15. At the risk of being unpopular I googled envelope quilt block and in all fairness there are a lot of designs out there using this block. Looking a Asumi's and Kelly's to me it's two quilters using the same block but coming up with two different designs. Asumi's is a wall hanging with pockets which you could use to store post and Kelly's is a quilt using the envelope block.
    I don't know either of the ladies so I popped onto their blogs before writing this, did either of these ladies design this particular block? When I googled I found a photo from who posted this design on her blog in 2012.

    We all make quilts and we all use blocks that others have designed, some have been around since before most of us on here were born, are we all guilty of 'copying' ? We may use the block in different ways but looking at it this way aren't we all guilty of plagiarism (sp?)
    To make a quilt with simple square blocks is easy but to make one with a bit more design and piecing to it I need to use a block that someone else designed I'm not talented enough to make up my own so I could be accused everytime I make a quilt.

    Peg x

    1. If you had continued in your google image search you would have seen that Ayumi published her envelope block in 2011 when she designed the foundation pattern for her bee-mates to make for her in the very well followed and exceptional Ringo Pie Bee.

  16. Poppy, when I googled the block there were a lot of images came up on my monitor, a lot of other links also came up. One of these was for a book by Kathy Lamancusa called Quilts are forever, a patchwork collection of inspirational stories, on page 122 is the story of Leslies healing quilt by Sara Felton. The book was published in 2010, when the quilt was made it doesn't say but must have been before the publishing of the book. As I mentioned we are all using blocks another person designed unless we're talented enough to be a designer.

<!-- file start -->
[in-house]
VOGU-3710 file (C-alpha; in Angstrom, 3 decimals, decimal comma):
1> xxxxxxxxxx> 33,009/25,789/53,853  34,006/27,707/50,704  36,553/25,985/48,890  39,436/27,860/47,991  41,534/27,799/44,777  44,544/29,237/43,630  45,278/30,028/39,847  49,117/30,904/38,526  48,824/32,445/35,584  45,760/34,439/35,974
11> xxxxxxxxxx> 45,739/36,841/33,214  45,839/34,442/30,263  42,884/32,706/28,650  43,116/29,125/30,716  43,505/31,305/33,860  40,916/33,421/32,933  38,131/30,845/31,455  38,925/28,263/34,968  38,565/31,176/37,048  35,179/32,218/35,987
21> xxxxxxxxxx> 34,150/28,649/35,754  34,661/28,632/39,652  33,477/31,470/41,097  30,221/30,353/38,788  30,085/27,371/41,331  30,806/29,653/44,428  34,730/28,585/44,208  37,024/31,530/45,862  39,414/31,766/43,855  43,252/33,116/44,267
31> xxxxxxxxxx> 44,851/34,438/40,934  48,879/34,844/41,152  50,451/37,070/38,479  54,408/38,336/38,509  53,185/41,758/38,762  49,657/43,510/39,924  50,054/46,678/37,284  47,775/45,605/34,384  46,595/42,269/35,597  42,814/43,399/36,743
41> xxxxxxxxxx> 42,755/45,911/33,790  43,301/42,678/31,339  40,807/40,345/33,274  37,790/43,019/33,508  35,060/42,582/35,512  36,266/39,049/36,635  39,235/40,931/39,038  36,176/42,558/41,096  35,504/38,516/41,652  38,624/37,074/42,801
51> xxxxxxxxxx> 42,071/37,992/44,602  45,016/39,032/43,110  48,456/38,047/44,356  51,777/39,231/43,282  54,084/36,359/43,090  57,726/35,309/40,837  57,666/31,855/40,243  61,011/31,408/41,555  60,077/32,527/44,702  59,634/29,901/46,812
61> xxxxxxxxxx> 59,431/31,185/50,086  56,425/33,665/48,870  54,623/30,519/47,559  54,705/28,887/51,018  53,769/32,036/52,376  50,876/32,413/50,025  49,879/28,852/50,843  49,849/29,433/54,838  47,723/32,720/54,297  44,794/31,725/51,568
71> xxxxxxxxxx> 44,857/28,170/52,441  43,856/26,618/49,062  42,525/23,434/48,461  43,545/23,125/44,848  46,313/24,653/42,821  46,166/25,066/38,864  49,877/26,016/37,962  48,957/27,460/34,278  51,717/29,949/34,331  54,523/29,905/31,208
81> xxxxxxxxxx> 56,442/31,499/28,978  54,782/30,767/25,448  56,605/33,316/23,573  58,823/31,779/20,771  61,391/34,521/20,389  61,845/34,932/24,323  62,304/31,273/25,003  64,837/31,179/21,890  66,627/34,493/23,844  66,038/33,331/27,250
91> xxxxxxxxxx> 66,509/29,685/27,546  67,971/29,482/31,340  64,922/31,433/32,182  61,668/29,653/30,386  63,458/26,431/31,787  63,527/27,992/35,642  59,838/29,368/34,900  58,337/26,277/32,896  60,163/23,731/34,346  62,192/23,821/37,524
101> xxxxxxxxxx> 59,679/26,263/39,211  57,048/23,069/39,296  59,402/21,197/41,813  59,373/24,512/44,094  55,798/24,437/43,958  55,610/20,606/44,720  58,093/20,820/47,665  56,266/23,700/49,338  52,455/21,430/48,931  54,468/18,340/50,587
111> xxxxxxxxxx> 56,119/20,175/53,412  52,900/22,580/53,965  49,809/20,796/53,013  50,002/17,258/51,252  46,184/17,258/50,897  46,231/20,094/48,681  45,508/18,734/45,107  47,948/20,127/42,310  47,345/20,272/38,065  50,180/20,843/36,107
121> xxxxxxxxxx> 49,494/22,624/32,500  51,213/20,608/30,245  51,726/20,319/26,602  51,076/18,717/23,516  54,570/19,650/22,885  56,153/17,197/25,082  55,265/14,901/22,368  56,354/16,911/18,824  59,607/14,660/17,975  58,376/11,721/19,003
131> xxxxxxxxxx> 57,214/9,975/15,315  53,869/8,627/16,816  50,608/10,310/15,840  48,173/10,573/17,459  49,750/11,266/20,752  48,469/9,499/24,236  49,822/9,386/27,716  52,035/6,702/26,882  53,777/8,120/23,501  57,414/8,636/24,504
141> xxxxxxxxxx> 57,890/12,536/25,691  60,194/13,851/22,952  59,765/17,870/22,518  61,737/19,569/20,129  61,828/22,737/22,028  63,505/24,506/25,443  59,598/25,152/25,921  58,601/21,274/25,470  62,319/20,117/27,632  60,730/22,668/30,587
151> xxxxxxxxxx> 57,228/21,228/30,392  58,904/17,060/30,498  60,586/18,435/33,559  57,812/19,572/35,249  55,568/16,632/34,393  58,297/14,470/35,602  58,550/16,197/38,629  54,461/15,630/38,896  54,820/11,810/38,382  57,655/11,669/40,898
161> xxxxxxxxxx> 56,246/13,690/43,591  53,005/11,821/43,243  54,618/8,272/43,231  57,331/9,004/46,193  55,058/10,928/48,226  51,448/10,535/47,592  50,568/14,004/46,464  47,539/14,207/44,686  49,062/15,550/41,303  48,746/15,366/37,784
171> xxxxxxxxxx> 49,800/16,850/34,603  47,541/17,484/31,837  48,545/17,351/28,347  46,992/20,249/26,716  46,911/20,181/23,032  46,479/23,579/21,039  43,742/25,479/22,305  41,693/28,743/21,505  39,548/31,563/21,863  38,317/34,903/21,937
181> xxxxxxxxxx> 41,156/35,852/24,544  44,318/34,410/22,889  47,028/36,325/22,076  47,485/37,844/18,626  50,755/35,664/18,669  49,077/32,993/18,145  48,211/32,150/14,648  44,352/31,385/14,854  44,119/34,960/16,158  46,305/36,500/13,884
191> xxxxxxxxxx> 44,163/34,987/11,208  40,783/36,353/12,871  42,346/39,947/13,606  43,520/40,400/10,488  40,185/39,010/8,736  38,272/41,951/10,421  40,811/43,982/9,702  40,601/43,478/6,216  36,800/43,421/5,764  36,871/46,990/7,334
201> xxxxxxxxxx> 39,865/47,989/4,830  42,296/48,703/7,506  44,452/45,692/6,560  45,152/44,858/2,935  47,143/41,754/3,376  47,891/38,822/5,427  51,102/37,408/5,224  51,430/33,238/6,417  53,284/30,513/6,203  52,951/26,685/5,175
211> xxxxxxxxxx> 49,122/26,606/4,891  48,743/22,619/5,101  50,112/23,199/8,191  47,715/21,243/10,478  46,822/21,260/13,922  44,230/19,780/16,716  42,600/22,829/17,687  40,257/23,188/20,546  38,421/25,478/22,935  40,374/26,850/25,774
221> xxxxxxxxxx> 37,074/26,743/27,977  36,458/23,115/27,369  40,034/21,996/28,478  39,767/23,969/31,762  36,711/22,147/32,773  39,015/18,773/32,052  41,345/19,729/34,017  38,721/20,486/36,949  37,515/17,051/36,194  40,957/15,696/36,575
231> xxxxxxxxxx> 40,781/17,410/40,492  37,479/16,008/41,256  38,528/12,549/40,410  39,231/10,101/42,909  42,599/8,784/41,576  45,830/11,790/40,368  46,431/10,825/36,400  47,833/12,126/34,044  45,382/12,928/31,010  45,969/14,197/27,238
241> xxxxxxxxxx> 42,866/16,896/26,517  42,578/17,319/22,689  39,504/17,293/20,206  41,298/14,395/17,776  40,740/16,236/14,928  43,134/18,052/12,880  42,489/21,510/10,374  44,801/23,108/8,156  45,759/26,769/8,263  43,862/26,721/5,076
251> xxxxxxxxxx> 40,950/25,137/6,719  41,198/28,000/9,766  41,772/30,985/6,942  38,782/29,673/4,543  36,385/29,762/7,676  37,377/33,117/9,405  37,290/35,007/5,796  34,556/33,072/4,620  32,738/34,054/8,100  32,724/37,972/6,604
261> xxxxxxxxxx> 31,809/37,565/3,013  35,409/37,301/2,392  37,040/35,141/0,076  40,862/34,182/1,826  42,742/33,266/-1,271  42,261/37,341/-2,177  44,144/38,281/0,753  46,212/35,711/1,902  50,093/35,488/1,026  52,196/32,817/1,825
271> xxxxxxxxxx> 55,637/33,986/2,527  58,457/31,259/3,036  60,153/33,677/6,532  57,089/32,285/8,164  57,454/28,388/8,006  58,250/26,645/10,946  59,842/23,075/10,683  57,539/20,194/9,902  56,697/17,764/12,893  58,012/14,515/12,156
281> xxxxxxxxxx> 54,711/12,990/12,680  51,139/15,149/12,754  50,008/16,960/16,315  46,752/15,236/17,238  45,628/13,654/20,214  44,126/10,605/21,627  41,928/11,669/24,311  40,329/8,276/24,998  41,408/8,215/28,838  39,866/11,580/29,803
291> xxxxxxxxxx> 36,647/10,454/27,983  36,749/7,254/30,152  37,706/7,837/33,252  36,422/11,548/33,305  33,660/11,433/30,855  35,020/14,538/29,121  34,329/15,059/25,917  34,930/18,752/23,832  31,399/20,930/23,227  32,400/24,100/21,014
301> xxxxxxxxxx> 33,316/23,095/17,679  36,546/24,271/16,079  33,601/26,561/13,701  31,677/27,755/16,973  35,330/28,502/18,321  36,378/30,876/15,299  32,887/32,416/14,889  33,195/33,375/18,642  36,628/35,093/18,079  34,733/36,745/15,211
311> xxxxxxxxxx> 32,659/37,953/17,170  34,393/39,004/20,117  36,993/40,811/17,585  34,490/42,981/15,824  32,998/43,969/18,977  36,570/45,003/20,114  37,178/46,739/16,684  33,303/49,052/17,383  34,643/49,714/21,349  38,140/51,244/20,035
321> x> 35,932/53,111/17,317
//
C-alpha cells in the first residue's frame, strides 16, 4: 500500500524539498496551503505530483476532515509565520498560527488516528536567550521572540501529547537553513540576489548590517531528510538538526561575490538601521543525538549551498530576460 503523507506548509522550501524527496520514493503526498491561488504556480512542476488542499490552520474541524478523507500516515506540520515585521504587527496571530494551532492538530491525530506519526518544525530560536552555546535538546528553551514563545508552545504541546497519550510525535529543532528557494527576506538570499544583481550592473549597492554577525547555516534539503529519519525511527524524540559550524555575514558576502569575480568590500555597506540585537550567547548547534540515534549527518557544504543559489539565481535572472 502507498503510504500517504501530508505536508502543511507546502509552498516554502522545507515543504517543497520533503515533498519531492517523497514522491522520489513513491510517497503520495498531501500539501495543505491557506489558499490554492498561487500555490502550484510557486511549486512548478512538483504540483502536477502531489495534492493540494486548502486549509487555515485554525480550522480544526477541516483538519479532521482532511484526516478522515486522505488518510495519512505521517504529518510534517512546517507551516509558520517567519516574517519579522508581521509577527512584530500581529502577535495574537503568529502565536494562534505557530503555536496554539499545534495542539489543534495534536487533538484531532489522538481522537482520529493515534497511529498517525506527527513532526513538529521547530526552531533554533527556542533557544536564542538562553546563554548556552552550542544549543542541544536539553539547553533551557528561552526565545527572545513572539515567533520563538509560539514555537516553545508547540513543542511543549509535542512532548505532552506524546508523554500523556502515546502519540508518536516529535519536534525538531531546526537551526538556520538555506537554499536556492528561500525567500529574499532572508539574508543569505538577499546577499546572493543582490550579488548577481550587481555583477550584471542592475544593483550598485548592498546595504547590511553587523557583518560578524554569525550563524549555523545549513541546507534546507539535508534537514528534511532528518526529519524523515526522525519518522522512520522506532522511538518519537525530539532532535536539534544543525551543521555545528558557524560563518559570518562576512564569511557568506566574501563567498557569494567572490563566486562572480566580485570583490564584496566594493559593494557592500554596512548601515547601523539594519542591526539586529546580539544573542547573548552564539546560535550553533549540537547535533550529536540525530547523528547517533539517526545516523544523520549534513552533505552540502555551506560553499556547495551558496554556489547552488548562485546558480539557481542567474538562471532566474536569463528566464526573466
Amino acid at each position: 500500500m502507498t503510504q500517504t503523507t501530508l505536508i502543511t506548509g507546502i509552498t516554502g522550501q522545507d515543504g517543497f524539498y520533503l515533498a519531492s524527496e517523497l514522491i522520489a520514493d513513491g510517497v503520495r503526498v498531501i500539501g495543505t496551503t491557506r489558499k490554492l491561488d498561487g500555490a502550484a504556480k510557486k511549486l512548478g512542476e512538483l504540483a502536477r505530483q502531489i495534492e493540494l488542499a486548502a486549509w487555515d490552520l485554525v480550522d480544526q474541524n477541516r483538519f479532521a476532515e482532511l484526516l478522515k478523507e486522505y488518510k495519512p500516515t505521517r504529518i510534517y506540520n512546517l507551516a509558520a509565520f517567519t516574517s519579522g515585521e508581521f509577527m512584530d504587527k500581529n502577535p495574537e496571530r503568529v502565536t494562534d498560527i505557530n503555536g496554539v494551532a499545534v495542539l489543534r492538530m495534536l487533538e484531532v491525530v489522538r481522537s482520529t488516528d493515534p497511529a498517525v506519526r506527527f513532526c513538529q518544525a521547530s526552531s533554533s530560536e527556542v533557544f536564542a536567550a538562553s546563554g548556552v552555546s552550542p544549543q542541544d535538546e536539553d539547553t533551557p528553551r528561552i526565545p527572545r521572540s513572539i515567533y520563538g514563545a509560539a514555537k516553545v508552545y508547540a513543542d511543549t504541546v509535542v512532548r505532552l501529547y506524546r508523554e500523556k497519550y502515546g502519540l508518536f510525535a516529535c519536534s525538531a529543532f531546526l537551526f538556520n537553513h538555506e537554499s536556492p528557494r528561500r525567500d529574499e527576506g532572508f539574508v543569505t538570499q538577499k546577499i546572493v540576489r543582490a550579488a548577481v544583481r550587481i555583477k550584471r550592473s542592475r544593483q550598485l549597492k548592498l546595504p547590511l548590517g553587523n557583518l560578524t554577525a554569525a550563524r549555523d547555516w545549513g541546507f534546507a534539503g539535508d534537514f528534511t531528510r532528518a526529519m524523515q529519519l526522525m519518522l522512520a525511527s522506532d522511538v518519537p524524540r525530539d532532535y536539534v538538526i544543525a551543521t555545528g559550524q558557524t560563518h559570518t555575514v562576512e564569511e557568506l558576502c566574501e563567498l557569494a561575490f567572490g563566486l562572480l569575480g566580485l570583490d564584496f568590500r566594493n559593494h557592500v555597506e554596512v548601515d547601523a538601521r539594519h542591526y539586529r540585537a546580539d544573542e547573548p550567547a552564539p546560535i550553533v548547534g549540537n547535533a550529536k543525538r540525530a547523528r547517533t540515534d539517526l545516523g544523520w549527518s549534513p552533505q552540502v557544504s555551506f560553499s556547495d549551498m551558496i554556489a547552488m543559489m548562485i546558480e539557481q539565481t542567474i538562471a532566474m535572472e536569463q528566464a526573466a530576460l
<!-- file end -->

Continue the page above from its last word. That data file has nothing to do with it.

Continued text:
I don't know either of the ladies but I do think their work is beautiful and they both show a great talent and I'm sure before long there will be another version of the envelope block/quilt in the quilting public eye. Apparently the quilt mentioned was based on the civil war quilt 'love letters'. You can read parts of the book on Google. The book looks interesting, it's on Amazon and I managed to buy one for under £3 which includes postage, I think it will be about American quilts but I don't mind I love the stories behind the quilts wherever they're from.

    Peg x